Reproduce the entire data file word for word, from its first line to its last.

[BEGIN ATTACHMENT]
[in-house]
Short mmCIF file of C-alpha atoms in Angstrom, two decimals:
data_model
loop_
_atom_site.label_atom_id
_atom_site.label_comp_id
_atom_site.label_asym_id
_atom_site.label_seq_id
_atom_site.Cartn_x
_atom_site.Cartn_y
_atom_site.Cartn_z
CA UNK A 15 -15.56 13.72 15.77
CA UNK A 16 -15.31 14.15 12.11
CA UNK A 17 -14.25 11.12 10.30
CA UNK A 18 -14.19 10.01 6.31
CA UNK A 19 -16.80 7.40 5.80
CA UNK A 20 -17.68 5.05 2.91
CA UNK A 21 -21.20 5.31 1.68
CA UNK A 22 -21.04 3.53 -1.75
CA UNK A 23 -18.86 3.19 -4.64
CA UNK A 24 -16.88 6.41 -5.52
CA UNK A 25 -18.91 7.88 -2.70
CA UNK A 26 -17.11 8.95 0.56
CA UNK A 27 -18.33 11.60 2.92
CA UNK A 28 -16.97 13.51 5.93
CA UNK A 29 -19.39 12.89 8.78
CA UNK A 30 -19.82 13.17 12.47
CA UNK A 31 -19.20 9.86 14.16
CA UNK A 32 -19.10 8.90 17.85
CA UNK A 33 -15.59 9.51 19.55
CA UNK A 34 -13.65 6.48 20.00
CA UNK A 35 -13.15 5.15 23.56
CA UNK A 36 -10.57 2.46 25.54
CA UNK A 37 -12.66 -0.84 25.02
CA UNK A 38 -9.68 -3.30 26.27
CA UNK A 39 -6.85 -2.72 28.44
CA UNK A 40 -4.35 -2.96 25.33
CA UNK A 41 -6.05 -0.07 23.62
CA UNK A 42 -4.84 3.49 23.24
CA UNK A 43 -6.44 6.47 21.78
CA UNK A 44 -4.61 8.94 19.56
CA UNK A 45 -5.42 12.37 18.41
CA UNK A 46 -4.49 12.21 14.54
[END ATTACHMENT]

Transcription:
[in-house]
Short mmCIF file of C-alpha atoms in Angstrom, two decimals:
data_model
loop_
_atom_site.label_atom_id
_atom_site.label_comp_id
_atom_site.label_asym_id
_atom_site.label_seq_id
_atom_site.Cartn_x
_atom_site.Cartn_y
_atom_site.Cartn_z
CA UNK A 15 -15.56 13.72 15.77
CA UNK A 16 -15.31 14.15 12.11
CA UNK A 17 -14.25 11.12 10.30
CA UNK A 18 -14.19 10.01 6.31
CA UNK A 19 -16.80 7.40 5.80
CA UNK A 20 -17.68 5.05 2.91
CA UNK A 21 -21.20 5.31 1.68
CA UNK A 22 -21.04 3.53 -1.75
CA UNK A 23 -18.86 3.19 -4.64
CA UNK A 24 -16.88 6.41 -5.52
CA UNK A 25 -18.91 7.88 -2.70
CA UNK A 26 -17.11 8.95 0.56
CA UNK A 27 -18.33 11.60 2.92
CA UNK A 28 -16.97 13.51 5.93
CA UNK A 29 -19.39 12.89 8.78
CA UNK A 30 -19.82 13.17 12.47
CA UNK A 31 -19.20 9.86 14.16
CA UNK A 32 -19.10 8.90 17.85
CA UNK A 33 -15.59 9.51 19.55
CA UNK A 34 -13.65 6.48 20.00
CA UNK A 35 -13.15 5.15 23.56
CA UNK A 36 -10.57 2.46 25.54
CA UNK A 37 -12.66 -0.84 25.02
CA UNK A 38 -9.68 -3.30 26.27
CA UNK A 39 -6.85 -2.72 28.44
CA UNK A 40 -4.35 -2.96 25.33
CA UNK A 41 -6.05 -0.07 23.62
CA UNK A 42 -4.84 3.49 23.24
CA UNK A 43 -6.44 6.47 21.78
CA UNK A 44 -4.61 8.94 19.56
CA UNK A 45 -5.42 12.37 18.41
CA UNK A 46 -4.49 12.21 14.54